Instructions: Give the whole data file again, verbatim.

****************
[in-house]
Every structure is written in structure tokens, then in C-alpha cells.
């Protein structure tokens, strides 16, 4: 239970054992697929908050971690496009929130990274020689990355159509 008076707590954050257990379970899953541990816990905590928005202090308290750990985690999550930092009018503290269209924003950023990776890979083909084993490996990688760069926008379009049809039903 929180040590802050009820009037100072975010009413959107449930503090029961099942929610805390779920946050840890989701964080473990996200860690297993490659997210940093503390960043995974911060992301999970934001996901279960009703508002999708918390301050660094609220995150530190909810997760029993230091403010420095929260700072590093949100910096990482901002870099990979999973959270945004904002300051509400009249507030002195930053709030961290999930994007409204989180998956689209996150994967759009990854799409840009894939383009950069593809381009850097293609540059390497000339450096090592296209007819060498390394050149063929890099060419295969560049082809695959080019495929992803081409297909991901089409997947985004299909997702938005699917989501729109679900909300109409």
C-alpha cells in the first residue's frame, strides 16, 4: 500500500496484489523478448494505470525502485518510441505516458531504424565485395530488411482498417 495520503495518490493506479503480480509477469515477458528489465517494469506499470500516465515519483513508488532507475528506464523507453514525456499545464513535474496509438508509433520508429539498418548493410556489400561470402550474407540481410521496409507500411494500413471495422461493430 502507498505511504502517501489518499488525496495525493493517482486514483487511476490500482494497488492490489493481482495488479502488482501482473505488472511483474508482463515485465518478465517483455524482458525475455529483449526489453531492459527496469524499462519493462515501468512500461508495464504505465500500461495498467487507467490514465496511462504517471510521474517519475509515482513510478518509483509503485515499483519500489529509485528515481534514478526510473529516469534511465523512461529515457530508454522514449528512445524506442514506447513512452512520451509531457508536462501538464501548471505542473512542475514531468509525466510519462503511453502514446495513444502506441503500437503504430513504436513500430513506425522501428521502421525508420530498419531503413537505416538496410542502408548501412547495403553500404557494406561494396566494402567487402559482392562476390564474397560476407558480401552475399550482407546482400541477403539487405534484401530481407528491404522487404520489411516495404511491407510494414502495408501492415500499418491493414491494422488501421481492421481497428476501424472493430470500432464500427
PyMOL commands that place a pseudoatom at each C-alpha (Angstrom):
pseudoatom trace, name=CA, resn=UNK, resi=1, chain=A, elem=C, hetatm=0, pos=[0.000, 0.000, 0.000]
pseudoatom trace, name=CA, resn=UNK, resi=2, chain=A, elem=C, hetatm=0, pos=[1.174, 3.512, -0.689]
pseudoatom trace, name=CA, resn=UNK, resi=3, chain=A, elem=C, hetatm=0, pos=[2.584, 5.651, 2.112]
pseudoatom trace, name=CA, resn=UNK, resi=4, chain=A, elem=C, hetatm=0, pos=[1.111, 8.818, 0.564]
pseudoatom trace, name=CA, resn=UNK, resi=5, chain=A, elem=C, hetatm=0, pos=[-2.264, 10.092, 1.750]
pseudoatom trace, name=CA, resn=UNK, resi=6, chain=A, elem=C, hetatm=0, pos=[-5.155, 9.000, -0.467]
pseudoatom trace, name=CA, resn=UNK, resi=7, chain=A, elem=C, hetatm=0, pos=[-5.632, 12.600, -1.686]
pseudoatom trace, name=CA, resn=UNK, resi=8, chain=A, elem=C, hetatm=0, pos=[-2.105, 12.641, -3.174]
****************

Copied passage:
[in-house]
Every structure is written in structure tokens, then in C-alpha cells.
């Protein structure tokens, strides 16, 4: 239970054992697929908050971690496009929130990274020689990355159509 008076707590954050257990379970899953541990816990905590928005202090308290750990985690999550930092009018503290269209924003950023990776890979083909084993490996990688760069926008379009049809039903 929180040590802050009820009037100072975010009413959107449930503090029961099942929610805390779920946050840890989701964080473990996200860690297993490659997210940093503390960043995974911060992301999970934001996901279960009703508002999708918390301050660094609220995150530190909810997760029993230091403010420095929260700072590093949100910096990482901002870099990979999973959270945004904002300051509400009249507030002195930053709030961290999930994007409204989180998956689209996150994967759009990854799409840009894939383009950069593809381009850097293609540059390497000339450096090592296209007819060498390394050149063929890099060419295969560049082809695959080019495929992803081409297909991901089409997947985004299909997702938005699917989501729109679900909300109409």
C-alpha cells in the first residue's frame, strides 16, 4: 500500500496484489523478448494505470525502485518510441505516458531504424565485395530488411482498417 495520503495518490493506479503480480509477469515477458528489465517494469506499470500516465515519483513508488532507475528506464523507453514525456499545464513535474496509438508509433520508429539498418548493410556489400561470402550474407540481410521496409507500411494500413471495422461493430 502507498505511504502517501489518499488525496495525493493517482486514483487511476490500482494497488492490489493481482495488479502488482501482473505488472511483474508482463515485465518478465517483455524482458525475455529483449526489453531492459527496469524499462519493462515501468512500461508495464504505465500500461495498467487507467490514465496511462504517471510521474517519475509515482513510478518509483509503485515499483519500489529509485528515481534514478526510473529516469534511465523512461529515457530508454522514449528512445524506442514506447513512452512520451509531457508536462501538464501548471505542473512542475514531468509525466510519462503511453502514446495513444502506441503500437503504430513504436513500430513506425522501428521502421525508420530498419531503413537505416538496410542502408548501412547495403553500404557494406561494396566494402567487402559482392562476390564474397560476407558480401552475399550482407546482400541477403539487405534484401530481407528491404522487404520489411516495404511491407510494414502495408501492415500499418491493414491494422488501421481492421481497428476501424472493430470500432464500427
PyMOL commands that place a pseudoatom at each C-alpha (Angstrom):
pseudoatom trace, name=CA, resn=UNK, resi=1, chain=A, elem=C, hetatm=0, pos=[0.000, 0.000, 0.000]
pseudoatom trace, name=CA, resn=UNK, resi=2, chain=A, elem=C, hetatm=0, pos=[1.174, 3.512, -0.689]
pseudoatom trace, name=CA, resn=UNK, resi=3, chain=A, elem=C, hetatm=0, pos=[2.584, 5.651, 2.112]
pseudoatom trace, name=CA, resn=UNK, resi=4, chain=A, elem=C, hetatm=0, pos=[1.111, 8.818, 0.564]
pseudoatom trace, name=CA, resn=UNK, resi=5, chain=A, elem=C, hetatm=0, pos=[-2.264, 10.092, 1.750]
pseudoatom trace, name=CA, resn=UNK, resi=6, chain=A, elem=C, hetatm=0, pos=[-5.155, 9.000, -0.467]
pseudoatom trace, name=CA, resn=UNK, resi=7, chain=A, elem=C, hetatm=0, pos=[-5.632, 12.600, -1.686]
pseudoatom trace, name=CA, resn=UNK, resi=8, chain=A, elem=C, hetatm=0, pos=[-2.105, 12.641, -3.174]